No surprise. The favored off-site venues in Newport, R.I., are three Gilded Age mansions, once the homes of the rich and famous, and now run by the Preservation Society of Newport County.
Yet, venues go far beyond Rosecliff, Marble House and the Elms in this historic city. Just ask Carrie Brown, with Newport Hospitality, a longtime destination management company based in Newport.
Like most destination management companies (DMCs), Newport Hospitality is full of ideas for events and the city where it is based seems to burst with interesting venues, including the marble manses on the Atlantic shoreline.
“Our favorites are our historic venues; that is because they are specific to the destination,” said Brown.
But as Bobbie Fakkema, founder and CEO of Events, Etc., a DMC in South San Francisco, pointed out, imagination is as important as bricks and mortar when it comes to planning events. She has been in the business for 30 years and shows no sign of falling into a rut.
“I try to give them something that is not obvious,” she said. “People in today’s world need to have something that turns them on.”
One recent example from her event portfolio is a reception held in a warehouse filled with Tuscan tile. The beautiful stone was used as décor and accents. Another, for a group with environment interests, was held at a showroom for Tesla, the maker of electric vehicles.
Here are some other ideas for off-site events from Brown and from Lisa DeLeon, senior vice president for Destination Tahoe Meetings and Events in Nevada.
In Newport, many events are on or near the water, with good reason. Downtown skirts the water; the Newport mansions face the Atlantic. Boats of many descriptions bob in the harbor; a number of inns and restaurants are bay or oceanfront.
The range of waterfront options is good news for planners. “Perhaps with your budget, you can’t afford a mansion but you can afford a restaurant,” said Brown.
Events on boats are popular but come with a caveat: “The only option for bad weather is cancellation,” said Brown. Yet “we do a lot of receptions on a schooner. There is no better way to see Newport than from the water. But you really want it to be bright and sunny, with no rain.”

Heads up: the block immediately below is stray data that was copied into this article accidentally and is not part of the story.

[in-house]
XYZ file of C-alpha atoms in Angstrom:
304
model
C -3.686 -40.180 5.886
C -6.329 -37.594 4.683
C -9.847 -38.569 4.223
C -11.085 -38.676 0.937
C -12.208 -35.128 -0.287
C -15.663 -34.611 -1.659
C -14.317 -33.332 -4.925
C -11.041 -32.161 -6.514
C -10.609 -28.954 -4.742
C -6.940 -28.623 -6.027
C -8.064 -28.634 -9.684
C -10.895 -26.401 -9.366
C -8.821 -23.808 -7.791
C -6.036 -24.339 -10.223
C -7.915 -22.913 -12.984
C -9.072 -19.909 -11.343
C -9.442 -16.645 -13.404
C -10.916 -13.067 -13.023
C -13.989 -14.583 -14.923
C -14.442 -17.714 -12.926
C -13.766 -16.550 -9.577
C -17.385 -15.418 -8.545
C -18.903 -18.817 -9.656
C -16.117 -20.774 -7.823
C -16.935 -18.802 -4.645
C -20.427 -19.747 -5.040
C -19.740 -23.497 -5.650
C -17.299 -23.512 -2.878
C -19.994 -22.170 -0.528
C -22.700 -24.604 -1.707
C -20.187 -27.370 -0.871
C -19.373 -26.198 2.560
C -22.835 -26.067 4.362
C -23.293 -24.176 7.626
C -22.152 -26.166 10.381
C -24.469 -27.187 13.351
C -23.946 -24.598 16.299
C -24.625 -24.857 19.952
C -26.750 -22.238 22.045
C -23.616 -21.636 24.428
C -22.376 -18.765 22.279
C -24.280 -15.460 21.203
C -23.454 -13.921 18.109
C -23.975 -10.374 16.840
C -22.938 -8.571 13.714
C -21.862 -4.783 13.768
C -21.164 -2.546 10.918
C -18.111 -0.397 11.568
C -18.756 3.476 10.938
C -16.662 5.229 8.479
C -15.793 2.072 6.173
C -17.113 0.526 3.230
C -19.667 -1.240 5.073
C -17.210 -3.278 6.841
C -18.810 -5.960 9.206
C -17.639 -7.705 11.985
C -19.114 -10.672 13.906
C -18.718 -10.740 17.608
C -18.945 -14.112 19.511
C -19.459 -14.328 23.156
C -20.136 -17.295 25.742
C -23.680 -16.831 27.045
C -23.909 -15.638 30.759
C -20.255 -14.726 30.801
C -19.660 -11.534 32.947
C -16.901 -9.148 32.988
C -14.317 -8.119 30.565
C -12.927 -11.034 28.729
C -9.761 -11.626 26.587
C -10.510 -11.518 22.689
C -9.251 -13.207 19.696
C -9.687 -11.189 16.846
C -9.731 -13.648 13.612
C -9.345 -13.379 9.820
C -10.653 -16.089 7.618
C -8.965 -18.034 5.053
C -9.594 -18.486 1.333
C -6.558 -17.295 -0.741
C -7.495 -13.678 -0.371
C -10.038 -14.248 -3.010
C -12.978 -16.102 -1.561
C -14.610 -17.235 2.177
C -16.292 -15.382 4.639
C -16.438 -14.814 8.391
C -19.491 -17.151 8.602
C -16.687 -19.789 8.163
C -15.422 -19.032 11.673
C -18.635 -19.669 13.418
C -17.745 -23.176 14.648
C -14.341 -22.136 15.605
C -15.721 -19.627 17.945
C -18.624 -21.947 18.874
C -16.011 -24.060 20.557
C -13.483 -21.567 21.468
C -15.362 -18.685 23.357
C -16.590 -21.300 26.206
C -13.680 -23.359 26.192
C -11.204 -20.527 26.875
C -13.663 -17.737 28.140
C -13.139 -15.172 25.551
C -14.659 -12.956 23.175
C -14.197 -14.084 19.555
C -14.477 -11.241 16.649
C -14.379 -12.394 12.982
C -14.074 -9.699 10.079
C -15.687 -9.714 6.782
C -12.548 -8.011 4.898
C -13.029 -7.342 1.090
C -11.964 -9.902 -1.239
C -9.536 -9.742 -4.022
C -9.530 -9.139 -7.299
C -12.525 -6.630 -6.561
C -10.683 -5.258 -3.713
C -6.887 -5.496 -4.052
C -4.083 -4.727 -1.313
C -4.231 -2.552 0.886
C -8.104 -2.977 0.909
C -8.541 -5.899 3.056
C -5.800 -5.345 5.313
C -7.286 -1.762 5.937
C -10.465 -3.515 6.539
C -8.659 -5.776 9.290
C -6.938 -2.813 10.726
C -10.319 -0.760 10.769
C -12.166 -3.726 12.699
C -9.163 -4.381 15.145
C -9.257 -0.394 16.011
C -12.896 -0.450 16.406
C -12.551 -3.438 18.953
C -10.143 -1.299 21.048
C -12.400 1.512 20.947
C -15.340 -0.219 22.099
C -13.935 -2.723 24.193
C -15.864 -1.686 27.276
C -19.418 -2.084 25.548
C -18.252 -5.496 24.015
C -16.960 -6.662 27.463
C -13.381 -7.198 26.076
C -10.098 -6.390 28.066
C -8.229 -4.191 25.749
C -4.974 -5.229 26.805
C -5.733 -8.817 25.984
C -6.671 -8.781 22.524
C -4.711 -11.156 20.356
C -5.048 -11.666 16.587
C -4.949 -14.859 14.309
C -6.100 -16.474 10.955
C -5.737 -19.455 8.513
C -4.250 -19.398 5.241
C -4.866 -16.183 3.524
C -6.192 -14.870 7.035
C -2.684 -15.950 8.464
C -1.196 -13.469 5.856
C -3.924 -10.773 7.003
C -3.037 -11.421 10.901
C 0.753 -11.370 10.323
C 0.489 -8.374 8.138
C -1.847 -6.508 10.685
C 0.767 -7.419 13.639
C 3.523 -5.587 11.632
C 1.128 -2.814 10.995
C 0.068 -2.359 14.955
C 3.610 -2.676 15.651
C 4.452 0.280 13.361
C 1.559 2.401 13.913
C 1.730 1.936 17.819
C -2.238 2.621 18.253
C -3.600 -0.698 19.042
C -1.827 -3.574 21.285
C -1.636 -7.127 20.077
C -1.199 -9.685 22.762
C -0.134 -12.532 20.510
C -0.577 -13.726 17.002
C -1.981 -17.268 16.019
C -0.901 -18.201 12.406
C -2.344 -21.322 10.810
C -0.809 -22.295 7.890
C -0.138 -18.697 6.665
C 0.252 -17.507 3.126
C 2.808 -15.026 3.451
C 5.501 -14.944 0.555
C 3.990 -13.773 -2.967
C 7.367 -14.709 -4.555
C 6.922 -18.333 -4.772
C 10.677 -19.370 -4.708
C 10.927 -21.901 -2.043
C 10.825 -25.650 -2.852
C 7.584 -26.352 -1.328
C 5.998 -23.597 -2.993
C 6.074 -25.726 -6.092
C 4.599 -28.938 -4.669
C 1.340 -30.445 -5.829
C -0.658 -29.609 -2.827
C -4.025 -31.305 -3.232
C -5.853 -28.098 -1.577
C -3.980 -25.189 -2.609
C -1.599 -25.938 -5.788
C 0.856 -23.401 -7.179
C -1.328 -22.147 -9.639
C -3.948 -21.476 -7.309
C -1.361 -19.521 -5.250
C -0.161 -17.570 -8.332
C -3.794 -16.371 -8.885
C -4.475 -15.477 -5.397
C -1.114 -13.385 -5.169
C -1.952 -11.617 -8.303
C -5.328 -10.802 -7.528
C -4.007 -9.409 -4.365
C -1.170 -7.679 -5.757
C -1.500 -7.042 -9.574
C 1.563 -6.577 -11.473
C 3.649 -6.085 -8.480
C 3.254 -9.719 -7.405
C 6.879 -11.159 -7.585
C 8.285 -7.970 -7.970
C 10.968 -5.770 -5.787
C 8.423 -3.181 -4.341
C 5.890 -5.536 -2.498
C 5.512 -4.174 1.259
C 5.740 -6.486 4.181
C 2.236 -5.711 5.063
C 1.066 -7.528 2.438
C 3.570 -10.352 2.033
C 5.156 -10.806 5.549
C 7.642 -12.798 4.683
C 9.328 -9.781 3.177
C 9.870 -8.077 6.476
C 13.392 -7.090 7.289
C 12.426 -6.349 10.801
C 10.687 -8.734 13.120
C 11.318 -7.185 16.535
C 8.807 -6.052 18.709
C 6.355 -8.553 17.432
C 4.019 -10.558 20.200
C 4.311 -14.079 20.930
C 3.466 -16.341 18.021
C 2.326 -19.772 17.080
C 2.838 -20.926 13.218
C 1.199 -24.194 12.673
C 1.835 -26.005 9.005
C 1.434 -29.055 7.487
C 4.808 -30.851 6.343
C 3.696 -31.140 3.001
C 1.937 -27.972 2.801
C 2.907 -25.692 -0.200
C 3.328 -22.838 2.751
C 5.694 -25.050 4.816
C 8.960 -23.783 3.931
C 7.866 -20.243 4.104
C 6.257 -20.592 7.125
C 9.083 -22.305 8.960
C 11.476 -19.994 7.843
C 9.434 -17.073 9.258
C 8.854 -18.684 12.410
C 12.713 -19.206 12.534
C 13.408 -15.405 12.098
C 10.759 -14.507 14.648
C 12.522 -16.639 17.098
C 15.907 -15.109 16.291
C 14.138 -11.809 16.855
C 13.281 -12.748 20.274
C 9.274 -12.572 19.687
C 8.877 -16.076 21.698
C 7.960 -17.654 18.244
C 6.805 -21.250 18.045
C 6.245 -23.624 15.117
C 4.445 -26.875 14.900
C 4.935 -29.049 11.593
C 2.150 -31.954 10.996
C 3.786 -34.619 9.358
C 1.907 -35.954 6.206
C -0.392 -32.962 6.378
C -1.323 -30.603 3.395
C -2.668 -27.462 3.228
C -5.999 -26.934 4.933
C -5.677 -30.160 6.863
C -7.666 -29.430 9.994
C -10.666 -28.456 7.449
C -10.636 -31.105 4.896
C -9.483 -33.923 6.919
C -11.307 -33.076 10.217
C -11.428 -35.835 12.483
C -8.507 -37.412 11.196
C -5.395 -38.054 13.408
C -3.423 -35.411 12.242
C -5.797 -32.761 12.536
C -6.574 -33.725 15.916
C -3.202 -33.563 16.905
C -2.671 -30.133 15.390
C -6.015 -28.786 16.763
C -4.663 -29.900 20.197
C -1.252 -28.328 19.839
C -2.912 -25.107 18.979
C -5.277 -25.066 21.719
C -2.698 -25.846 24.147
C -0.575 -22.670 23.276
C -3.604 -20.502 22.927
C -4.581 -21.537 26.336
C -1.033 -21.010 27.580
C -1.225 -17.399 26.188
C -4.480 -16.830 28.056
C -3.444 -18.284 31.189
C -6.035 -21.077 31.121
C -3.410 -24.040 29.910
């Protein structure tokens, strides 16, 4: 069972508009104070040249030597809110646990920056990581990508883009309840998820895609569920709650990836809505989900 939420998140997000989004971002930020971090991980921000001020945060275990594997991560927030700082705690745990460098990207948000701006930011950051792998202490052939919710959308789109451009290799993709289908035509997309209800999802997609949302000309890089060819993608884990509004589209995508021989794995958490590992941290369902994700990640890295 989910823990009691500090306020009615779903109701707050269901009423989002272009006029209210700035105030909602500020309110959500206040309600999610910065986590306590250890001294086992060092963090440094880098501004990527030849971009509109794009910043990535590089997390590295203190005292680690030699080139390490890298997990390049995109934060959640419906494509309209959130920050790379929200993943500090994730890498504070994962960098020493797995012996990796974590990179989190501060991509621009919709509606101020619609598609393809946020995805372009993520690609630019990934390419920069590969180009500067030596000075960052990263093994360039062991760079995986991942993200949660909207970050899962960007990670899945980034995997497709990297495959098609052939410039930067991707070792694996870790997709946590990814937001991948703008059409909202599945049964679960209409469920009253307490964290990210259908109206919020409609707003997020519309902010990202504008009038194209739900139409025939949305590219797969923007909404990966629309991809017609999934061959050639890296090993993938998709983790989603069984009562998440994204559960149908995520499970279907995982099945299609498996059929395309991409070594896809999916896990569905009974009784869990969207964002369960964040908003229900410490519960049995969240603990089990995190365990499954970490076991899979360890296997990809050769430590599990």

An old-fashioned clambake at Castle Hill, a former summer cottage that is now a 35-room inn, combines water views with the comforts of an upscale tent. Lobster and clams are delivered on white china in a sailcloth tent lit by lanterns. It is an upscale version of the traditional beachside bake.
“Castle Hill’s clambake is a nice balance, holding on to history and keeping up with trends,” said Brown.
By next year, another mansion will be open to events. Belcourt Castle, bought last year by the founder of Alex and Ani, a jewelry company, is being renovated. The mansion will have two ballrooms.
Another Gilded Age option is the International Tennis Hall of Fame.
“It is not on the water, but we book it a lot, and it is more affordable than the mansions.”
Even those who aren’t fans of the game enjoy its expanses and a courtyard dominated by a grass tennis court.
Not everything in Newport is from the Gilded Age. 41 North, a waterfront, boutique hotel, has meeting space and a large restaurant in downtown Newport. Belle Mer, on seven acres of lawn next to Narragansett Bay, has two sleek venues that can be used in tandem or separately.
Because Newport Hospitality has been in business since 1988, it has connections that pay off for planners.
The company has an exclusive arrangement to book Roughpoint, a former home of heiress Doris Duke run by her foundation. Appropriate for board meetings, it is an example “of what we can do that others can’t do,” said Brown.